Environmental assessment ‘first step’ to subway

Funding for an interim bus rapid transit route to York and an environmental assessment of a University subway link featured prominently in Toronto-area media coverage March 31 of the tri-government announcement of $1 billion for Toronto transit improvements on the 50th anniversary of city’s subway.

The Toronto Star reported that an entourage from York University was very happy. York’s Keele campus – home to 50,000 students – is gridlocked all day with cars and buses, the paper said. It noted that a bus rapid transit route would be established from Downsview station to York. Part of the funding has also been set aside to conduct environmental assessments of an expansion of the Spadina line to York University and the Sheppard line to Scarborough Town Centre. “An environmental assessment is the first step,” said Ted Spence, senior policy adviser and executive director of York’s Office of Institutional Research & Analysis. Spence was also interviewed on “VR Land News” (CKVR-TV), Barrie, about the impact of the funding.

The Star editorial said: “A healthy system must grow along with the city it serves. And Toronto is in serious need of new subway expansion, serving York University and pushing the Sheppard line east to the Scarborough Town Centre. That would cost another $3.5 billion. But it should be spent and spent soon.”

According to The Globe and Mail, observers have said the system needs $3.8 billion over 10 years for its state-of-good-repair budget and another $3.5-billion over 10 years if it is to expand the subway to York University and complete the Sheppard line east to the Scarborough Town Centre.

CBC Radio’s “Here and Now,” CBC TV’s “Canada Now” and CFRB-AM’s “Ted Woloshyn Show” mentioned dedicated bus service to York in their coverage of the funding announcement.

Jetsgo no threat to Air Canada, says Lazar

Jetsgo is mounting a direct challenge of the insolvent Air Canada with an hourly weekday shuttle between Toronto and Montreal beginning next month, reported the Globe and Mail March 31. Fred Lazar, an aviation expert and economics professor at York’s Schulich School of Business, questioned the company’s strategy, which competes mainly with Air Canada and WestJet on domestic long-haul routes. Lazar maintained Jetsgo isn’t reliable enough to attract business travellers, and said he expects the additional service to be only a “minor irritant” to Air Canada. “It’s not a strategy that makes any sense, and it’s not really going to attract any significant number of full-fare business-class passengers from Air Canada.”

The generational divide

If baby boomers have trouble understanding Generation X, they should brace themselves for Generation Y – “Gen-X on fast forward,” say two self-described “Xers” who have studied the generational divide in Canadian workplaces, reported the Globe and Mail March 31. The newest entrants to the work force, born after 1980, “have come to expect everything immediately, including challenging career opportunities,” say Adwoa Buahene and Giselle Kovary, founding partners of Toronto-based consulting firm n-gen People Performance Inc. They come in with the attitude: “Show me what you can do for me – right now.” Keeping up with the kids will be a huge challenge for organizations that hope to lure, engage and keep them, Buahene and Kovary wrote in a research paper. “There’s even a challenge with Xers and Ys working together,” said Kovary, who formed a working relationship with Buahene when both worked for York University’s Schulich School of Business developing executive training programs. They found many employers were not preparing for the labour shortages that will hit when boomers start to retire.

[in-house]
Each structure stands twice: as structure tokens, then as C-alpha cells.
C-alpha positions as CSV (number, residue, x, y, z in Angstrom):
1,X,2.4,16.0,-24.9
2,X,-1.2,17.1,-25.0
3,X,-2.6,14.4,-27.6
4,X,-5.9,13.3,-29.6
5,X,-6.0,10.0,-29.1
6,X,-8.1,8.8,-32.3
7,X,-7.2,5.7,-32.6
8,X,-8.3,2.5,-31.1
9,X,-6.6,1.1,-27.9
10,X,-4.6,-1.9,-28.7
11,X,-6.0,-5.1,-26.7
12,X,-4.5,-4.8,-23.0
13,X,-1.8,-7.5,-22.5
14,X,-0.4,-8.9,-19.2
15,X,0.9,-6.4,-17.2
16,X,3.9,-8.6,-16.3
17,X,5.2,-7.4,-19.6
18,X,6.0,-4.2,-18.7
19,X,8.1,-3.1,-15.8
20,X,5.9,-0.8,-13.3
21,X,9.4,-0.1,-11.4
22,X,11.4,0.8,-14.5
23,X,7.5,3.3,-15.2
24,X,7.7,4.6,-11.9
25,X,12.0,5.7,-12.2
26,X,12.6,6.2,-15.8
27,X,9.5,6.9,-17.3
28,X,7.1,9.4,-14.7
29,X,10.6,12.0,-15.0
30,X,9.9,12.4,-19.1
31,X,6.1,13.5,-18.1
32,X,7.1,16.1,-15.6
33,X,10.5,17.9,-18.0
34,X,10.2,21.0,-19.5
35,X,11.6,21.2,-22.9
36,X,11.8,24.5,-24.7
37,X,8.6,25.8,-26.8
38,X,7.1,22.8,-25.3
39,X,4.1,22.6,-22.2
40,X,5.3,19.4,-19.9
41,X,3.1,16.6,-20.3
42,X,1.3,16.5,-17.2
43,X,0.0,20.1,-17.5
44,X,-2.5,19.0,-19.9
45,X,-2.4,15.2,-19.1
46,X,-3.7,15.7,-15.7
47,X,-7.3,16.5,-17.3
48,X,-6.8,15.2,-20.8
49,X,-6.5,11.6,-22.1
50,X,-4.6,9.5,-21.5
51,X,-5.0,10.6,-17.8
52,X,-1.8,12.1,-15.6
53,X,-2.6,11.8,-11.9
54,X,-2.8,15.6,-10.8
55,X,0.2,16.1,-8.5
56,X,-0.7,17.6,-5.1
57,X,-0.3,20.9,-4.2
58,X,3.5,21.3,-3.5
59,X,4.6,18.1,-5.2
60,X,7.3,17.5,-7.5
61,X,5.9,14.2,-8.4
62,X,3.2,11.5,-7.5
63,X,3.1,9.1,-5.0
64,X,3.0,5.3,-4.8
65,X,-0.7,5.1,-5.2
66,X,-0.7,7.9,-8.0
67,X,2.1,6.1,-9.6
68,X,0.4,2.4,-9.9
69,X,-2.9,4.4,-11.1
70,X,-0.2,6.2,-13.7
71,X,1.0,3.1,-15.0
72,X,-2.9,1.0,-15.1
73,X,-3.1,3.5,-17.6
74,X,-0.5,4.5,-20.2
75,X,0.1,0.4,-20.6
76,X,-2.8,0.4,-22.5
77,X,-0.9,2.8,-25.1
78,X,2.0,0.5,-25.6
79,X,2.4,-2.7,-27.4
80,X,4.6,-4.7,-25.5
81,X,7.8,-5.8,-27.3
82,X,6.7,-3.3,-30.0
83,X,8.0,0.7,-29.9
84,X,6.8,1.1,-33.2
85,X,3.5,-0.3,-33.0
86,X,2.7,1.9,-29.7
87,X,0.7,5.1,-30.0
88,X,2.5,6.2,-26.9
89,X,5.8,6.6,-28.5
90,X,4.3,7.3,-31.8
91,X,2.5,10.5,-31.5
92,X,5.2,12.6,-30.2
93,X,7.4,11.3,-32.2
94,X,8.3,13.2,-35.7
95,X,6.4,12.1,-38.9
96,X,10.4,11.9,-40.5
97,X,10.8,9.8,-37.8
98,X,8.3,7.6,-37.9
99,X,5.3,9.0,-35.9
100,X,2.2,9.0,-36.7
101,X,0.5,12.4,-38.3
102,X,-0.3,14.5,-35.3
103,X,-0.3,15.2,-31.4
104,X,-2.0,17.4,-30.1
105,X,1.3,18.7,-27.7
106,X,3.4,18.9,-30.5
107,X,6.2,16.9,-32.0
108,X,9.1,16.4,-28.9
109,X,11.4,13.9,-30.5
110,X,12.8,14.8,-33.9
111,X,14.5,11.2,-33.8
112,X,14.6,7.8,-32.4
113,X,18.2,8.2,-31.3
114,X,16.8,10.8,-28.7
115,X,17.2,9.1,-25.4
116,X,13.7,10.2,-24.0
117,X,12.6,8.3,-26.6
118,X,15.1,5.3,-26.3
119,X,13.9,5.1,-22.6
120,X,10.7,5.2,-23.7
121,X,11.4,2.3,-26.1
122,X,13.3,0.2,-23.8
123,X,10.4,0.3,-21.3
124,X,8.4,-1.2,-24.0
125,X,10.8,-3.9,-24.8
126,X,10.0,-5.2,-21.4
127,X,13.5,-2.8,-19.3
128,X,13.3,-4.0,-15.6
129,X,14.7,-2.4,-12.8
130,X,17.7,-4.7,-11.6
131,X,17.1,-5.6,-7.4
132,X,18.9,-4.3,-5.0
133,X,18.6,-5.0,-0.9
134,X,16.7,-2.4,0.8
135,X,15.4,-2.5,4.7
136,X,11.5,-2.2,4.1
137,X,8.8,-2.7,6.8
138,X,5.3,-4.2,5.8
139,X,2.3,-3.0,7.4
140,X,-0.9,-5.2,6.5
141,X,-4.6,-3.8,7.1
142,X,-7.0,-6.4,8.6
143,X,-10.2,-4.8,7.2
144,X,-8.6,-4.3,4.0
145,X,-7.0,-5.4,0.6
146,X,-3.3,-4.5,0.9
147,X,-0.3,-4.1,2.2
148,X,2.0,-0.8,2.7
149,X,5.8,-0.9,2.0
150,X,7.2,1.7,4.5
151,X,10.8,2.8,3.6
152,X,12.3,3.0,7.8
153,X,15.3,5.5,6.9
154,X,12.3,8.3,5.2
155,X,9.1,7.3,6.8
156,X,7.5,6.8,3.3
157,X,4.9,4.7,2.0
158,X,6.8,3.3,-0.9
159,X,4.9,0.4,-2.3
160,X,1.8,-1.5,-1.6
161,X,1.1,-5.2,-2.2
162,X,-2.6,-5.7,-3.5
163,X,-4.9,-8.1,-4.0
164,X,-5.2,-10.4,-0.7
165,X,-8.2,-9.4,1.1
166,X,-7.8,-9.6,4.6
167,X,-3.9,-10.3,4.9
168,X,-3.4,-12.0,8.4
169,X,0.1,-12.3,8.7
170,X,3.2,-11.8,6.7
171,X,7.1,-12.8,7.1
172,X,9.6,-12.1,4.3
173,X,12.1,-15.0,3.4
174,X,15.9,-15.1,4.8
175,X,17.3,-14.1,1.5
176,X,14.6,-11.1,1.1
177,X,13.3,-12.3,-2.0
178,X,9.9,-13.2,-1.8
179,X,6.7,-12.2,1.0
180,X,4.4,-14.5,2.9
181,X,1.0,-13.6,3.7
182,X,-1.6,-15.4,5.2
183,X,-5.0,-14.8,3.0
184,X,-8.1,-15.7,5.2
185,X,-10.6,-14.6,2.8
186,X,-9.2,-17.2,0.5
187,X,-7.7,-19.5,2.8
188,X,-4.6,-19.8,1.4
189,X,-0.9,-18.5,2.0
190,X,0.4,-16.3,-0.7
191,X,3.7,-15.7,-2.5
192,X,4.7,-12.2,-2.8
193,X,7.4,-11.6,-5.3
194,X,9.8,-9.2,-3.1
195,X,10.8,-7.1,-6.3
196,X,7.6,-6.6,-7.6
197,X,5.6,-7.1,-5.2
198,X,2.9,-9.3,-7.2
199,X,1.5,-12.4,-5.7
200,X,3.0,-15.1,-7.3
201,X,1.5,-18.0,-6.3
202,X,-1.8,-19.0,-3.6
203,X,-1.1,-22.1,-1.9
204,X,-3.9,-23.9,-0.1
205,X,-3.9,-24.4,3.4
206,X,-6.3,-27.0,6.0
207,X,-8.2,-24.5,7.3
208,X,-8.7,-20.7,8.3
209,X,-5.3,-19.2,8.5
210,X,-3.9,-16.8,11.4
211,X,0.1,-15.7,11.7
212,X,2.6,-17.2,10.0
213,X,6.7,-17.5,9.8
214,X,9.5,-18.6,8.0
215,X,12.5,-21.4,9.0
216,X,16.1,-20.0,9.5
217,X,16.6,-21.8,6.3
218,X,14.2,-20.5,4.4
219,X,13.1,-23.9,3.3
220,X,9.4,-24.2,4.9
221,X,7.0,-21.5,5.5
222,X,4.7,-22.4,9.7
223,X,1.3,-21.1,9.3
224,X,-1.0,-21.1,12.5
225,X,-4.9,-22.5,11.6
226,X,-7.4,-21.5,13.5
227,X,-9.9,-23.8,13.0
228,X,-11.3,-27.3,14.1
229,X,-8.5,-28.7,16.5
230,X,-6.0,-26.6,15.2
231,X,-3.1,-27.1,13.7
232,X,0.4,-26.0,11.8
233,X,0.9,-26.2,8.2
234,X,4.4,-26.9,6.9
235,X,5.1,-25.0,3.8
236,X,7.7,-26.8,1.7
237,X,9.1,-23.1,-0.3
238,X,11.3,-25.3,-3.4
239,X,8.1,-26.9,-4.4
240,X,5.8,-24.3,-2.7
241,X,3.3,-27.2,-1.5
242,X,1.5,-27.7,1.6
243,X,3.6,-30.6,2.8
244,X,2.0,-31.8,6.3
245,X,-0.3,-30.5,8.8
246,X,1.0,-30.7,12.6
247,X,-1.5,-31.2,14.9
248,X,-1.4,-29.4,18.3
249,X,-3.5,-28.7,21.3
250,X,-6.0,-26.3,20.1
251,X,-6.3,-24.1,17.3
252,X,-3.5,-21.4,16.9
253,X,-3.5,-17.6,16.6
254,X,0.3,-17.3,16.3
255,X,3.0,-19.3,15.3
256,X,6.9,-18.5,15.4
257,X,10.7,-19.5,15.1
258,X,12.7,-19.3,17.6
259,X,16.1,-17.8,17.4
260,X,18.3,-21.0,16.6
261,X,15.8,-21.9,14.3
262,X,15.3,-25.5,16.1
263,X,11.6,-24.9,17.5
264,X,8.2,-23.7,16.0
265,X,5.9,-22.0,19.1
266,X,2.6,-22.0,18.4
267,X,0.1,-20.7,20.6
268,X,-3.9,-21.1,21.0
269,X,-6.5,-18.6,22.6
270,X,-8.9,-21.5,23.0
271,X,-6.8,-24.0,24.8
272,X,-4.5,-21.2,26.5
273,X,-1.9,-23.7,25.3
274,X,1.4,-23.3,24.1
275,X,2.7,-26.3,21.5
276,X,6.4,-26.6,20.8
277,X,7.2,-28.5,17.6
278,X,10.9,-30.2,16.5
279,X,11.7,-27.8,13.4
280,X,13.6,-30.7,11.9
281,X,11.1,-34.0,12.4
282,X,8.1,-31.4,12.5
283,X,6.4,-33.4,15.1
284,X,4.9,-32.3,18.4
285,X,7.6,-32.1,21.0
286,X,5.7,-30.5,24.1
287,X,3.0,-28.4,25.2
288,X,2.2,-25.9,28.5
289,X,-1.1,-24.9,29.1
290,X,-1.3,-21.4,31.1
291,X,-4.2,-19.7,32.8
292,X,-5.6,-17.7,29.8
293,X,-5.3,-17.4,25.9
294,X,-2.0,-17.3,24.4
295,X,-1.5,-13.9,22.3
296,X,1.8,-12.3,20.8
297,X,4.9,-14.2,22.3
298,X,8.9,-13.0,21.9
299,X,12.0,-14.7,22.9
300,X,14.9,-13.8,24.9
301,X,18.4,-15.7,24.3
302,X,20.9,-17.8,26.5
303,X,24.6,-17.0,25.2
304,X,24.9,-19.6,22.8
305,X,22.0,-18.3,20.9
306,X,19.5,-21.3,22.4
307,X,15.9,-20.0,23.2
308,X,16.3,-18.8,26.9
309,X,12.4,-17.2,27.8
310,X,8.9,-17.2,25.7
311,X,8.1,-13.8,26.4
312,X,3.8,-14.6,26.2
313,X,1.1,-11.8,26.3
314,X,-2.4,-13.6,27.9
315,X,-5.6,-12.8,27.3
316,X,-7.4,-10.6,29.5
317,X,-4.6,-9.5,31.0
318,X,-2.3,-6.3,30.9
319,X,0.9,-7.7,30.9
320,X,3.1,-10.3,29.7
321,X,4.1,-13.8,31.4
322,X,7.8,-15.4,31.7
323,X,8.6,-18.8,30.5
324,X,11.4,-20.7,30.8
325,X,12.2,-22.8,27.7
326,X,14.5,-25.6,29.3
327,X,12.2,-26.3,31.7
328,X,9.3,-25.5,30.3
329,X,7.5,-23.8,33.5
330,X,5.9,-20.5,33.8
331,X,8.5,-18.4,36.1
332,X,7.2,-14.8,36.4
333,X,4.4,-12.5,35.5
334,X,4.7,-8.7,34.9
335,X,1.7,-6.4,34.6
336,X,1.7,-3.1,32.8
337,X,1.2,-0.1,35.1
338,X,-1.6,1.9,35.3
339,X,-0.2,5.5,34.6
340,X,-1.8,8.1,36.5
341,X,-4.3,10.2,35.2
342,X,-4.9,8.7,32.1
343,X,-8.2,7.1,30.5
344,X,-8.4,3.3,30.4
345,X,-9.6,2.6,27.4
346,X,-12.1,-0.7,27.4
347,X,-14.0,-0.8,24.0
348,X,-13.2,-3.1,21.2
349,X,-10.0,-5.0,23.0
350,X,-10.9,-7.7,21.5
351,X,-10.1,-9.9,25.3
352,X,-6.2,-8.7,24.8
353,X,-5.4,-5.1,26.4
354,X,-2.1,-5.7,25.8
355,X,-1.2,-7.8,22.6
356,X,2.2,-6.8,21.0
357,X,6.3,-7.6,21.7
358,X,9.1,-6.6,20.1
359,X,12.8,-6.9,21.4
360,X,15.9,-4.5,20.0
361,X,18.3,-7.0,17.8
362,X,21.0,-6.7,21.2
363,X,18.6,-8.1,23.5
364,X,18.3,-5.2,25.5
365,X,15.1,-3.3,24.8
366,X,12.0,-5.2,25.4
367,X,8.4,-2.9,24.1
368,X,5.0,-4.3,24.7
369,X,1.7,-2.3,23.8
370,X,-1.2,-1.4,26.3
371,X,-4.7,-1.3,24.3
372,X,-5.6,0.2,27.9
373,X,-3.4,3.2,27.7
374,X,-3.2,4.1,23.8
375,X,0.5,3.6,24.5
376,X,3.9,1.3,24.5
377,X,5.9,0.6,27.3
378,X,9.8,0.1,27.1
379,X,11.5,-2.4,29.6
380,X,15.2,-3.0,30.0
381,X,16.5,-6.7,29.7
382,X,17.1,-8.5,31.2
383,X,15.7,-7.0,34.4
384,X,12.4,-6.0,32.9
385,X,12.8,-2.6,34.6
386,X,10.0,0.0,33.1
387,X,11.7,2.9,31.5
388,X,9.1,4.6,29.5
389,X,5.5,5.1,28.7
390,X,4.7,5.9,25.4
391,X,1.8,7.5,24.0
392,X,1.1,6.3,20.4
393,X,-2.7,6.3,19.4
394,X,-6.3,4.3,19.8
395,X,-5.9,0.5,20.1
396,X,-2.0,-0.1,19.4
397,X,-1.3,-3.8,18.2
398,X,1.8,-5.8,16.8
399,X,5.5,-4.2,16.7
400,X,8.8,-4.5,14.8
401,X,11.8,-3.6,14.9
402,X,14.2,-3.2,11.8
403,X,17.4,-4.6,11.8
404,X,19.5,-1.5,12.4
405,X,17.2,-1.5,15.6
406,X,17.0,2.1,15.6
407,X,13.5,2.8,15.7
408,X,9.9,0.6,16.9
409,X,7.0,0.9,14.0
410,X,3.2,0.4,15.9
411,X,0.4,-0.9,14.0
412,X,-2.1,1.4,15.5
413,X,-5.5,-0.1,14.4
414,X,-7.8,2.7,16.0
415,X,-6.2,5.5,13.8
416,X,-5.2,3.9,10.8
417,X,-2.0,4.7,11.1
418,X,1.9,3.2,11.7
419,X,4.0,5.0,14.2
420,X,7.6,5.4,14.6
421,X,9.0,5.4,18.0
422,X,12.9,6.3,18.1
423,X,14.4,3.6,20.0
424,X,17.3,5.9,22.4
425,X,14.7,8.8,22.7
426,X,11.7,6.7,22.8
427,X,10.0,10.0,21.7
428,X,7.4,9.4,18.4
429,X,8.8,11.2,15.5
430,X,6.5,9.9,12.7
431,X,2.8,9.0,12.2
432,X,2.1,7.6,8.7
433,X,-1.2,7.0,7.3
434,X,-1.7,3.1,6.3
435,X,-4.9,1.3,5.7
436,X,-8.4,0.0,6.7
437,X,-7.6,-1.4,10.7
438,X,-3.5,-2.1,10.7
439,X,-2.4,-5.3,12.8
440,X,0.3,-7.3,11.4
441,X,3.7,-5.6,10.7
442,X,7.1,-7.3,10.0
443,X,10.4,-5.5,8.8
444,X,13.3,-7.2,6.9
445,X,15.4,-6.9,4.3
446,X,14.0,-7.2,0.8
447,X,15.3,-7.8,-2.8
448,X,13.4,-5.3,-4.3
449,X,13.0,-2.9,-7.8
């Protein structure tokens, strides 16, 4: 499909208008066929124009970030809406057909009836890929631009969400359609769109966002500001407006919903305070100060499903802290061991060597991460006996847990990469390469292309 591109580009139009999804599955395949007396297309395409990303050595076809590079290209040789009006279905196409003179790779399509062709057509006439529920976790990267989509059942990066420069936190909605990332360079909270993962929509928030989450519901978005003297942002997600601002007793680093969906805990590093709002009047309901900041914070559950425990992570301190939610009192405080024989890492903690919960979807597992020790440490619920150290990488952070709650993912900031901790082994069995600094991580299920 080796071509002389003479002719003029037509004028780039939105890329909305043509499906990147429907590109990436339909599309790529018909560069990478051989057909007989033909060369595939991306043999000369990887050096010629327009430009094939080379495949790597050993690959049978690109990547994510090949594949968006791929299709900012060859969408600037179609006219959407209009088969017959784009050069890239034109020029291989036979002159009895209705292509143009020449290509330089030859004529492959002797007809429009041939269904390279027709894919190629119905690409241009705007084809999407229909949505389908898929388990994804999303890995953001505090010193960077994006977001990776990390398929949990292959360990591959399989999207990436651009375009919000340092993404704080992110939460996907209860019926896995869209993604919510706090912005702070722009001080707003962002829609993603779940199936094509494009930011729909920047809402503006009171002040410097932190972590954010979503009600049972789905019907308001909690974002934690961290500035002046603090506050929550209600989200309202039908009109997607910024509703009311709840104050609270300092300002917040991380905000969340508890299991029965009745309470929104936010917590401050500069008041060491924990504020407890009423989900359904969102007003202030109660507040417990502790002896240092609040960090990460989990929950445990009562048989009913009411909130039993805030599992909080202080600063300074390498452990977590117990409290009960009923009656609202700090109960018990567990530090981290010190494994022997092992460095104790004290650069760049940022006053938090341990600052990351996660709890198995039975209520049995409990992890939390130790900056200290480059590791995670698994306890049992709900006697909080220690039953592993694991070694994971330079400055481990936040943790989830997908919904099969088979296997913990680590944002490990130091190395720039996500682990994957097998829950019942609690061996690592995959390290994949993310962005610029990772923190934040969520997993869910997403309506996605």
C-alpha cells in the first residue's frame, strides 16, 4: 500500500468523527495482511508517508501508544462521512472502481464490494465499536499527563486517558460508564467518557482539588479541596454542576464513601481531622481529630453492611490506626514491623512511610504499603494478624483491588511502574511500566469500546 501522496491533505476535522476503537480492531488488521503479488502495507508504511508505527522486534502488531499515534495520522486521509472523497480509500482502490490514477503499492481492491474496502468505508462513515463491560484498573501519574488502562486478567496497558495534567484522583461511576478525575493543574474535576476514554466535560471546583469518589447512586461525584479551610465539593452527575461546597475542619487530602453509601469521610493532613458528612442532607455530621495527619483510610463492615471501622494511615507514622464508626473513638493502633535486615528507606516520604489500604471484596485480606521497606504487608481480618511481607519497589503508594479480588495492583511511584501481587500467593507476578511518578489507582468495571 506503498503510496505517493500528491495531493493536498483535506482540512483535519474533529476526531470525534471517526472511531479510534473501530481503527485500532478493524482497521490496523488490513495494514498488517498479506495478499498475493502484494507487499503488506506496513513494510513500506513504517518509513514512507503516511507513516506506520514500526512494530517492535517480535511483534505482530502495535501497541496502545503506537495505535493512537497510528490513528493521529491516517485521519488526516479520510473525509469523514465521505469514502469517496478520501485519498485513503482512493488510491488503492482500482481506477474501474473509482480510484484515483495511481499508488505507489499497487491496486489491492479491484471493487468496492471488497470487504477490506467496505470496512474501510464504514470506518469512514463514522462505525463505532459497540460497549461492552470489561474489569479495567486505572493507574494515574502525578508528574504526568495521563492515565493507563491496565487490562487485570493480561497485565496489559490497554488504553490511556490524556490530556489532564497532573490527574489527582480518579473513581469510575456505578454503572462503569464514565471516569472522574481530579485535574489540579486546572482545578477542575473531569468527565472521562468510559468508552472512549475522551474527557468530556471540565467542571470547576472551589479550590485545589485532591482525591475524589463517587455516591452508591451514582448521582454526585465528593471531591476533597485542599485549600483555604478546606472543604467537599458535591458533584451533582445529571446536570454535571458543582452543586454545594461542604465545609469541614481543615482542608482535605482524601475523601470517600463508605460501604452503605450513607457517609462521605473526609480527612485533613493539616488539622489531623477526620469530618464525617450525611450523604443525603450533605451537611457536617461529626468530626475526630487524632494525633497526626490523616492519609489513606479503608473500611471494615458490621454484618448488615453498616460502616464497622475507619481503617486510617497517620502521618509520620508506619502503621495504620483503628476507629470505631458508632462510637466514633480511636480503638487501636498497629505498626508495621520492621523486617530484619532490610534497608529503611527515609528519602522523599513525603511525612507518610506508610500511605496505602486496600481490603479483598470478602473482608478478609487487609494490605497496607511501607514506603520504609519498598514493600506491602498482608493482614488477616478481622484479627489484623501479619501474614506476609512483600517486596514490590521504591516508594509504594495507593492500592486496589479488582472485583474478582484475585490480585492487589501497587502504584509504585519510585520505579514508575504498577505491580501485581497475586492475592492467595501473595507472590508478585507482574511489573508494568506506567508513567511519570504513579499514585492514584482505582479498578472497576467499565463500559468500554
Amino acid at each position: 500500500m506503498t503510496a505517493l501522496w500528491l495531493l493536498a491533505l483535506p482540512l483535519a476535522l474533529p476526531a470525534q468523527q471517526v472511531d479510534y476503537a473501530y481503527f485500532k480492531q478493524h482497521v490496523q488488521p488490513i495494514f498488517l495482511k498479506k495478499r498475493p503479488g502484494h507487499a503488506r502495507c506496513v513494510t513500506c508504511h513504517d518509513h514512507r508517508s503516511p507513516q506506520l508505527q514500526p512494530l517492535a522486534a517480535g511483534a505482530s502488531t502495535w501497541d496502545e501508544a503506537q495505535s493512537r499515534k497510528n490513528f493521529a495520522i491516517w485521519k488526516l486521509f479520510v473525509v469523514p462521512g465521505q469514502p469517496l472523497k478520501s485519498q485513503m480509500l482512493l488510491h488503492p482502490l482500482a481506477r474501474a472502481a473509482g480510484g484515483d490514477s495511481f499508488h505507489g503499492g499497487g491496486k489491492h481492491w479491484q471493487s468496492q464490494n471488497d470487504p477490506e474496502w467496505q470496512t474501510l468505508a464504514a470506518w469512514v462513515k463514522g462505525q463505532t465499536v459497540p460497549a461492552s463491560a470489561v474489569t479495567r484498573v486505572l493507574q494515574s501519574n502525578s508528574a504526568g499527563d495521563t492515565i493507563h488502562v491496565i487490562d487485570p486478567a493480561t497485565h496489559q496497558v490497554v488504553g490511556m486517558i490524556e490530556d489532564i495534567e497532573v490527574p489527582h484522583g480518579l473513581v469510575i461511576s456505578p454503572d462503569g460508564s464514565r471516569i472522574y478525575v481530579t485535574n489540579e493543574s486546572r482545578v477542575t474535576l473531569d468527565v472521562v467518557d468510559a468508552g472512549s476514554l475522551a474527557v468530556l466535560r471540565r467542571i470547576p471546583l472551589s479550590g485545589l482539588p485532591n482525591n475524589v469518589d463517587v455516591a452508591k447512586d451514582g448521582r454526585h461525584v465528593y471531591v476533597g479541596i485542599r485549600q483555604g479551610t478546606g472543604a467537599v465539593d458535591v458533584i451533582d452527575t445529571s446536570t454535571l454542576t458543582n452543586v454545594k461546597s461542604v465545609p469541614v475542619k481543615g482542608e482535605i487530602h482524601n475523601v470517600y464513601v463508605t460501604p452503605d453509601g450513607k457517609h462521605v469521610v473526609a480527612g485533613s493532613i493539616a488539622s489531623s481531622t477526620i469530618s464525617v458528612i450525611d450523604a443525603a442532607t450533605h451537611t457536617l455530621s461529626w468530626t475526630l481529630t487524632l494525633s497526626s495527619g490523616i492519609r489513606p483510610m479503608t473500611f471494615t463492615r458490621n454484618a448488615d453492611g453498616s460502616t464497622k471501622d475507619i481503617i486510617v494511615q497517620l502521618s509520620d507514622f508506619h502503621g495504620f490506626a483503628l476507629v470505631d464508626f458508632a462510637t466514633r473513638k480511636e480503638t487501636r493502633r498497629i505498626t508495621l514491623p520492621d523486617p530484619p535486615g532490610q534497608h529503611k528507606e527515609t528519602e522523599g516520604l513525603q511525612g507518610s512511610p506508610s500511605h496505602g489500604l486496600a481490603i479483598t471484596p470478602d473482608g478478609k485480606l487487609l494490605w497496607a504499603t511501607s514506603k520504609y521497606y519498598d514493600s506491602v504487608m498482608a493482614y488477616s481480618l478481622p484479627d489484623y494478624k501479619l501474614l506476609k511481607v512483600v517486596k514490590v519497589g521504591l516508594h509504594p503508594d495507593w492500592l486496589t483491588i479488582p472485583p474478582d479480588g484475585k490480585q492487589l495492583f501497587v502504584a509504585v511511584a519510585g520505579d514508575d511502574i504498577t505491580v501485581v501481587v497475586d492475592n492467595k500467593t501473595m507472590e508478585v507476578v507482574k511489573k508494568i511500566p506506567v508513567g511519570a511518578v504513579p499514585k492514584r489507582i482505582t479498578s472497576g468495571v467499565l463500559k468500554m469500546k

On air

  • Three York faculty members were featured on a series on Canada’s working poor on CBC Radio’s prestigious “Ideas” program. Craig Scott, associate dean of research and graduate studies at York’s Osgoode Hall Law School, and Barbara Cameron, political science professor at York’s Atkinson School of Social Sciences, spoke about what happens when rich countries like Canada claim that social and economic rights – like adequate housing and basic health care – are too expensive, on the March 29 segment. Leah Vosko, Canada Research Chair with the Atkinson Faculty’s School of Social Sciences, who recently published a study on precarious employment, discussed the impact cheaper foreign labour has on local communities, on the March 30 segment of the three-part series.
  • Alan Hutchinson, professor at York’s Osgoode Hall Law School, discussed vacancies in and how judges are appointed to the Supreme Court, in a CBC Radio item aired on Charlottetown’s “Island Morning” and Yellowknife’s “Trail Breaker” March 30.